Original Author: Osamu Tezuka
Director: Kozo Morishita
Studio: Toei Animation
Distributed by: Warner Bros. Pictures and Toei Animation
Release date: 28/05/2011
As far as I know, there have been no animated films to begin with that enjoy the same financial backing and sheer effort as Osamu Tezuka’s “Buddha”, which will be presented in three instalments. “The Great Departure” is the first movie in this manga-to-silver screen trilogy, which I watched in Amsterdam on the first night of the sixth Buddhist Film Festival Europe (1 – 3 October 2011). It is a visually sumptuous and artistically awe-inspiring film, with intriguing reinterpretations and some regrettable omissions that differ from both its manga original and the canonical accounts of the Buddha’s early life. It offers sprawling, scenic panoramas of northern India and the Himalayas, and a gritty and gory panorama of war, violent deaths and eviscerated corpses. It utilizes the latest in animation to show off the miracles of young Siddhartha, from the opening where the bodhisattva hare throws its own body into the fire to the white, six-tusked elephant that enters the stunningly drawn Queen M?y?.
Featuring an all-star voice actor cast, including Nana Mizuki as Siddhartha’s lover and the twenty-sixth Grandmaster of the Kanze School of Noh and Kyogen as the Buddha’s father, “The Great Departure” falls short in certain areas, but remains an incredible animated epic that will further propel the ineffable figure of the Buddha into Western and Japanese pop culture. Easily my favourite animated film so far, I very much look forward to welcoming the next two movies of the trilogy.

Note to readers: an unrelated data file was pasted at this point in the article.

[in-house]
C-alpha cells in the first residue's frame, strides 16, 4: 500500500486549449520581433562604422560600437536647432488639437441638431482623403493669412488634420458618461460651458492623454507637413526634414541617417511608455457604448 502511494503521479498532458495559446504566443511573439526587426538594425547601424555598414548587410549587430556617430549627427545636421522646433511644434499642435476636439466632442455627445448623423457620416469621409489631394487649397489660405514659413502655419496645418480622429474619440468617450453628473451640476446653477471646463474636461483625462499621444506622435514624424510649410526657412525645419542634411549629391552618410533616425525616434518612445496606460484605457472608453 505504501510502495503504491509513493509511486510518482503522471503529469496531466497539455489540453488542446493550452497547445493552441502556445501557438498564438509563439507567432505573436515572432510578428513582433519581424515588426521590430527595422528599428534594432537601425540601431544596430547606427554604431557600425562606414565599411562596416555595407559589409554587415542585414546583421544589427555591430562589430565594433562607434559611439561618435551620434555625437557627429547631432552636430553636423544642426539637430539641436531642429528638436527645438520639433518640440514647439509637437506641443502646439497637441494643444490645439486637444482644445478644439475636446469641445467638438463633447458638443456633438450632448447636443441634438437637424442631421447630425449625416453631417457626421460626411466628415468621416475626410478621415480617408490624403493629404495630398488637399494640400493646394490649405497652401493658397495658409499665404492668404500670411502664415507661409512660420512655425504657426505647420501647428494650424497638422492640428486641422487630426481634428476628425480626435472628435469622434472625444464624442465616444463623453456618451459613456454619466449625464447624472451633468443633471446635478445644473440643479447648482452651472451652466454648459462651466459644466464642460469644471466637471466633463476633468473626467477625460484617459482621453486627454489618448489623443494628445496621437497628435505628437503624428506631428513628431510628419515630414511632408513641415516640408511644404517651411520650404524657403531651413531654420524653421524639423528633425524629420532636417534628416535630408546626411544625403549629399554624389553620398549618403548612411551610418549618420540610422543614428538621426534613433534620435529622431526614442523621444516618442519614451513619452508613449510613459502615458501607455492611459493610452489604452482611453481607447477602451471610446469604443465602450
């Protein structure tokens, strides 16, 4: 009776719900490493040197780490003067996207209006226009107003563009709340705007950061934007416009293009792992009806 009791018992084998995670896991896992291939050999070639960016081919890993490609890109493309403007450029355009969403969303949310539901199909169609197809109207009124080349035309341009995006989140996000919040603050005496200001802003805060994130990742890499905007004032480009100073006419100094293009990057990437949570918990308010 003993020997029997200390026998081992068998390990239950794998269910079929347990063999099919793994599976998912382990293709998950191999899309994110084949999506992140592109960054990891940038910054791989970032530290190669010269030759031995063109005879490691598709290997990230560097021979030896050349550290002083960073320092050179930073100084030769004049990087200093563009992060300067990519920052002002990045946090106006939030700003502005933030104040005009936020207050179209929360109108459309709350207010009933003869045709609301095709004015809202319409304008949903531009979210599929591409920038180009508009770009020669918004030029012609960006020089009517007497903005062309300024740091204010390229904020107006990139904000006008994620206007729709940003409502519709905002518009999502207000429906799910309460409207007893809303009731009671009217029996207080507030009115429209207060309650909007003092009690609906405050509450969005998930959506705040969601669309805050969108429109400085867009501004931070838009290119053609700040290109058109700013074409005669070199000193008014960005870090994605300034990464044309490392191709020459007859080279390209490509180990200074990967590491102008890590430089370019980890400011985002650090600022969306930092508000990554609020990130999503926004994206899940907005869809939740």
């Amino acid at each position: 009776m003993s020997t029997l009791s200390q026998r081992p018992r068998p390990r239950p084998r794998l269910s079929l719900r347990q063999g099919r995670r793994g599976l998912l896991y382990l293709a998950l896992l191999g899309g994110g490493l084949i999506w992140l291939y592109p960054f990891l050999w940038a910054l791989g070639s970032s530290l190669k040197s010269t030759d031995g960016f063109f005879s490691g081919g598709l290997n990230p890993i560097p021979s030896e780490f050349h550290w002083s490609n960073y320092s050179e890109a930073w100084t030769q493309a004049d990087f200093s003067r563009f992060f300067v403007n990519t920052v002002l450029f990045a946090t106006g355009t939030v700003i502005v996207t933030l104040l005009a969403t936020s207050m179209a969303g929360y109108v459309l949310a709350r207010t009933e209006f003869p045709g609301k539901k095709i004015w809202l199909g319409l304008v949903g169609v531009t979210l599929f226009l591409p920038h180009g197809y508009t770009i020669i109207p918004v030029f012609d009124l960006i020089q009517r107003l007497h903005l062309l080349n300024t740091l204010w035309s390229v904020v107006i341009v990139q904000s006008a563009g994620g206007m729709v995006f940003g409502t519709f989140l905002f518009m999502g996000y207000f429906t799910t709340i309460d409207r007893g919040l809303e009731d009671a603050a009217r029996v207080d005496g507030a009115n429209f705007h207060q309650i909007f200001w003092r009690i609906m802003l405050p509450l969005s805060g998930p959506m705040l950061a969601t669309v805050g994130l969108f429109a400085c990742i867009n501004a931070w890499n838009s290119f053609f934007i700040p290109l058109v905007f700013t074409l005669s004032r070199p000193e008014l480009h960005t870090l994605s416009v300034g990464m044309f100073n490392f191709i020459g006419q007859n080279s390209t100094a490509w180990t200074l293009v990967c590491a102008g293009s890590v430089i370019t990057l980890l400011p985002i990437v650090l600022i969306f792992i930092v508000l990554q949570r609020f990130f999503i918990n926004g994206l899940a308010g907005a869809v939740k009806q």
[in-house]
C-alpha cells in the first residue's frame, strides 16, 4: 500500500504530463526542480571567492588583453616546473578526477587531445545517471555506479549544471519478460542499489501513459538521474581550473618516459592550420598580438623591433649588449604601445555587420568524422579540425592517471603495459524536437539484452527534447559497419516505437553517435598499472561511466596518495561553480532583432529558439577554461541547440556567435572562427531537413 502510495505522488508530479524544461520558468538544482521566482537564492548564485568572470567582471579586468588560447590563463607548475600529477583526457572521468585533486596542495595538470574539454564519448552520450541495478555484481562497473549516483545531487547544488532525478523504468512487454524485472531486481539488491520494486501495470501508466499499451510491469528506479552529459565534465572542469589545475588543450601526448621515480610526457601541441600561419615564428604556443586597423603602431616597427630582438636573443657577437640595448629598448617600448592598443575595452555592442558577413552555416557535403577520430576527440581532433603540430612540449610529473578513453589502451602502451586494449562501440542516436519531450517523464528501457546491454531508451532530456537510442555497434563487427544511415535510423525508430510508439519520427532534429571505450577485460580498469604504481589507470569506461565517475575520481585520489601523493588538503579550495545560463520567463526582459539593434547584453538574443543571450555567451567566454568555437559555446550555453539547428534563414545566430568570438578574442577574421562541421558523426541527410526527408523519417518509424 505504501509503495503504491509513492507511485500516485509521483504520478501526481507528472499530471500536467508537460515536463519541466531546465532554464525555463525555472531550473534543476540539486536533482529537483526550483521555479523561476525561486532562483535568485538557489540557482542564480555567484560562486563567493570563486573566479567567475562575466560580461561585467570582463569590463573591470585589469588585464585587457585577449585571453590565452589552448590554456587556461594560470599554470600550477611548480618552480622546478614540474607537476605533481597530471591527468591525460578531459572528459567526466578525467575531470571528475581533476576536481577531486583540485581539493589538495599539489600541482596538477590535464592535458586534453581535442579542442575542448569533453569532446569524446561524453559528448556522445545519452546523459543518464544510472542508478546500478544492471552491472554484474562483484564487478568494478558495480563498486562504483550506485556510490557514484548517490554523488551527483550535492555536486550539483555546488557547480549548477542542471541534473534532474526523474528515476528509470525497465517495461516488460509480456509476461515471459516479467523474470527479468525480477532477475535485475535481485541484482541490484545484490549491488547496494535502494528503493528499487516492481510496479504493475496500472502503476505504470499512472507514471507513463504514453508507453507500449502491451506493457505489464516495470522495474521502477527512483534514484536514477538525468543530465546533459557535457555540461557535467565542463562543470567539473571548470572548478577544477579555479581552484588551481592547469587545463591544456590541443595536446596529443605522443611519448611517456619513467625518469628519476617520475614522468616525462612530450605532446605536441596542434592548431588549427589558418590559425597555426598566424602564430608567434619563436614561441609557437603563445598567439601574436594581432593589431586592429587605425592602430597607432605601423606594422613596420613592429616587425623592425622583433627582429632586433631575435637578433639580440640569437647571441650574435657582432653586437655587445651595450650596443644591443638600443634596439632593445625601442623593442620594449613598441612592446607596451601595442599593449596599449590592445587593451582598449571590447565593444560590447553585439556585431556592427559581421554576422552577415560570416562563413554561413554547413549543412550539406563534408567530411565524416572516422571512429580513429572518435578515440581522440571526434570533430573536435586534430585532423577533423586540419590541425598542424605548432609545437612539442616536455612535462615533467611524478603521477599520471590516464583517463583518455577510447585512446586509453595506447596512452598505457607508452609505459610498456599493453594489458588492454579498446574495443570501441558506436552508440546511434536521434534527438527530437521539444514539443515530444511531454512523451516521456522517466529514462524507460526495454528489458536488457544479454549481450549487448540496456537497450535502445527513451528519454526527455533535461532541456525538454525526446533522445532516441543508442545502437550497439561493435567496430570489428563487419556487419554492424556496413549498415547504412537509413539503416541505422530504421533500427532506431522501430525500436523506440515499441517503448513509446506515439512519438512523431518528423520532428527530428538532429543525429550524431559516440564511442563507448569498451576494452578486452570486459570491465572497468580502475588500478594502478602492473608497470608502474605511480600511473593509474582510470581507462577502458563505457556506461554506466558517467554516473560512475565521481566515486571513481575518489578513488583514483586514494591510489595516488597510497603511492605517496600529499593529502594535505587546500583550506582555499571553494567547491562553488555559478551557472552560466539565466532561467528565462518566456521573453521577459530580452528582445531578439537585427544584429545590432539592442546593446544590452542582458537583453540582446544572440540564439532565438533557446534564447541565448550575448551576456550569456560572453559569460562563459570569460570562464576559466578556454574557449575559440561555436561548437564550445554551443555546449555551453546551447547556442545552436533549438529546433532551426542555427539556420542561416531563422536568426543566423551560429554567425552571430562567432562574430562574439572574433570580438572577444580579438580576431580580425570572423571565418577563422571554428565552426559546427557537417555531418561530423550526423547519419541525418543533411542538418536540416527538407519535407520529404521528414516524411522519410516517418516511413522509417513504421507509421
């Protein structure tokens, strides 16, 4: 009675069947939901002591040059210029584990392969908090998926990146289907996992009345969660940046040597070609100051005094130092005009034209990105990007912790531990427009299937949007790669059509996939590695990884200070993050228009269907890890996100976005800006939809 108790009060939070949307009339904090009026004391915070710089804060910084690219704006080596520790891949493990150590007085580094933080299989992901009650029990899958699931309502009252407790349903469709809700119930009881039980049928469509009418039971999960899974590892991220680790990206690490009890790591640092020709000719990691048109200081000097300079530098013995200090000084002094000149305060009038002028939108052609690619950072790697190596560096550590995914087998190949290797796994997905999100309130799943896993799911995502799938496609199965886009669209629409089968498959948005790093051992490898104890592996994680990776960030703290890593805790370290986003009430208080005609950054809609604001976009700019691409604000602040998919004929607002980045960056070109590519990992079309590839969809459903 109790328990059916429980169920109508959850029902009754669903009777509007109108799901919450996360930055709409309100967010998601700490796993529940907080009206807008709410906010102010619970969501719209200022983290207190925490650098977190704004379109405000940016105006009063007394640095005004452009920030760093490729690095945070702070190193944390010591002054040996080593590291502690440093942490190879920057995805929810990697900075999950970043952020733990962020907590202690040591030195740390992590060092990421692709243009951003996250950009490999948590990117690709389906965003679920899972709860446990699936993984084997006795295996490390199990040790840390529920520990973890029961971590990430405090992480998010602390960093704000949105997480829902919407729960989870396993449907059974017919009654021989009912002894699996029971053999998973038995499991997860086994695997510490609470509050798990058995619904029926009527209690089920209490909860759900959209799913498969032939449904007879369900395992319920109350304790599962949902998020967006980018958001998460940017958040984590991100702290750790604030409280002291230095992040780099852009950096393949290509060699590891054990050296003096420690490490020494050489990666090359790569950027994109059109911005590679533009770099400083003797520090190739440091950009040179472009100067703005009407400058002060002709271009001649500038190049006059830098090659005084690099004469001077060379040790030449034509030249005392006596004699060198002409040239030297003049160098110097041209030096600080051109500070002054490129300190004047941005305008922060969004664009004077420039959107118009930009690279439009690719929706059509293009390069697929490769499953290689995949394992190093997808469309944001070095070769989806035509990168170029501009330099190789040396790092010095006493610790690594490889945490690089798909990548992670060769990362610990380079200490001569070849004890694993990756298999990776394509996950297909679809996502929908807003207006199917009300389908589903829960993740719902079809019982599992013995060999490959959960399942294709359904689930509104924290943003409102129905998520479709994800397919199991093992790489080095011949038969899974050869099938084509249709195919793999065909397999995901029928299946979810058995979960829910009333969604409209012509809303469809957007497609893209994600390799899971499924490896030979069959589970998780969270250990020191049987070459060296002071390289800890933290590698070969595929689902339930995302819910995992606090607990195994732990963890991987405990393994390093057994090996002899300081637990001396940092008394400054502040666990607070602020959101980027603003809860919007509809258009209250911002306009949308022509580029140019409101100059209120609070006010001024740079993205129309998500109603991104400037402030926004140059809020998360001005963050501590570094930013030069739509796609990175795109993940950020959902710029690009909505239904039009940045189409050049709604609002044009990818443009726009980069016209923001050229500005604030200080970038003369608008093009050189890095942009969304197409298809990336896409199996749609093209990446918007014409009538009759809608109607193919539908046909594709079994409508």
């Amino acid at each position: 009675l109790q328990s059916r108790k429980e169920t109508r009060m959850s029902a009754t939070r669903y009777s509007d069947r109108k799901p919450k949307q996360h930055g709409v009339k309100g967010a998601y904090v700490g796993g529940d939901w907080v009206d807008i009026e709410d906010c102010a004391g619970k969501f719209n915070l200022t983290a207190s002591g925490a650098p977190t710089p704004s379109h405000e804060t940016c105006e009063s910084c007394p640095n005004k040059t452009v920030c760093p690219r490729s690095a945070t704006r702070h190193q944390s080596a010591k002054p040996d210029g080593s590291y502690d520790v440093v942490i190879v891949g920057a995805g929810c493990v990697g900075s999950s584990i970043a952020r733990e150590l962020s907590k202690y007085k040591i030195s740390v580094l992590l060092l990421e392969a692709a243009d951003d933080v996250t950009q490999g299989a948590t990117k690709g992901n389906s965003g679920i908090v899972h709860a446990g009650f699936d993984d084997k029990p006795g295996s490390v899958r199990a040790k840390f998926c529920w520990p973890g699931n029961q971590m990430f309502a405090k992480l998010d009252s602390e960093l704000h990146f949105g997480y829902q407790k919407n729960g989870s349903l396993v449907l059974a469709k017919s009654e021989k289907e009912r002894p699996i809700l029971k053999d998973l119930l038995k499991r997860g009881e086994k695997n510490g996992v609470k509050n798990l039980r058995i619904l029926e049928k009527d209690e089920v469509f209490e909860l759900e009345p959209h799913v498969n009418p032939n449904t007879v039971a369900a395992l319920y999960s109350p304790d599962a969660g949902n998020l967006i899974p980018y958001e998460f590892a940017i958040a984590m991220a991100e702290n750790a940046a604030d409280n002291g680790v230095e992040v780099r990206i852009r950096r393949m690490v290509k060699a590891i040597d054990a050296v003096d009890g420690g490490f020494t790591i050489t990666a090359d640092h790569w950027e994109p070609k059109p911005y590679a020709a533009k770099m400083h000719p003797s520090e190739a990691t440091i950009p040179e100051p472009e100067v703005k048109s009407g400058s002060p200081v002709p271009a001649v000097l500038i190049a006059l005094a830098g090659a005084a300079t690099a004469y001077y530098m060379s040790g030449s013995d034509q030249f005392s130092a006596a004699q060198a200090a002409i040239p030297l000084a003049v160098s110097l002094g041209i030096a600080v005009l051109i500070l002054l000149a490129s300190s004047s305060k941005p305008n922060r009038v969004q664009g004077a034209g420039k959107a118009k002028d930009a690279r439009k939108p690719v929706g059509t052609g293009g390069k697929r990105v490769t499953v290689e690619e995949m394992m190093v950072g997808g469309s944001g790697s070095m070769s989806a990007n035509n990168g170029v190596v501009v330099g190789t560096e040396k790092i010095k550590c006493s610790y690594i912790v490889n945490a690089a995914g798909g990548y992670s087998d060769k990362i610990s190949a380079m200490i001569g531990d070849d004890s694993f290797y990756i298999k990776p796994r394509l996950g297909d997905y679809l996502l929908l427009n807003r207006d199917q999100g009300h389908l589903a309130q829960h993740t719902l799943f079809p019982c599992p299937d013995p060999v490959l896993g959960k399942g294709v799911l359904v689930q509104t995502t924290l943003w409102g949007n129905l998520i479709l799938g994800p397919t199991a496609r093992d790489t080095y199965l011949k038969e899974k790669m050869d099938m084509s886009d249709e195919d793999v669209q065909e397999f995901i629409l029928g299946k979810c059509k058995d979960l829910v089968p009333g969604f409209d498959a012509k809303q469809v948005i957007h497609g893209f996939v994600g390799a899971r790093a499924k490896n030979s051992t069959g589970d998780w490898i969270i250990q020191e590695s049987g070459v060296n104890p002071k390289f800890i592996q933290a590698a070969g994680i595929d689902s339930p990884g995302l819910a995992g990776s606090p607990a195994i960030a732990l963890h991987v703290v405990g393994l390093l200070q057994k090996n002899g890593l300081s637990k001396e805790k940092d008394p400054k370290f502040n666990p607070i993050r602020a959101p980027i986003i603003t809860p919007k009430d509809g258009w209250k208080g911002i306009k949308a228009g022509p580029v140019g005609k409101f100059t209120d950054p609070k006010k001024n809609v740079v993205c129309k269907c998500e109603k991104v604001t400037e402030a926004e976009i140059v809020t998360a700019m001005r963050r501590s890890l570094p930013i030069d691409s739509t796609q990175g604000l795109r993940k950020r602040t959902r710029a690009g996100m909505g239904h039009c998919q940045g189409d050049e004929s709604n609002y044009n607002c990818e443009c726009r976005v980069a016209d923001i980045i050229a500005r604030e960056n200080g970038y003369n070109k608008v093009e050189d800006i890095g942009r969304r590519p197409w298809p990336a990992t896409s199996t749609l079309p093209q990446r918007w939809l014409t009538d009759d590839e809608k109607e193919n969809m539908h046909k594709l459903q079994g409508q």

The title of the movie should render my need to provide a synopsis moot, but the title omits the several central characters, many of who are Tezuka’s original creations and not present in the Buddhist s?tras. They are: the slave Chapra and his mother, child telepath Tata, bloodthirsty warrior Bandhaka, ill-fated ascetic Naradatta, and Siddhartha’s low-caste lover, Migaila. These characters help to shape a movie that addresses not only the Buddha’s early life, but also the intersectional injustices of the caste system that wreak injustice upon the sudras while condemning those of the k?atriya (warrior or aristocratic) class to institutional oppression. The main message of the movie is that everyone – be they Prince, pauper, warrior, or commoner – loses in the caste system.
?uddhodhana, King of the ??kyas
Ruling from his throne in Kapilavastu, ?uddhodhana is the king of the ??kya clan and the ruler who needs to defend his realm from the encroaching kingdom of Kosala, whose leaders are hungry for Kapilavastu’s abundant natural resources. Despite being voiced by Kiyokazu Kanze, the current Grandmaster of the Kanze School of Noh and Kyogen, ?uddhodhana’s character is one of the more disappointing ones. He is one-dimensional, simplistic, and rather shallower than his portrayal in both the manga original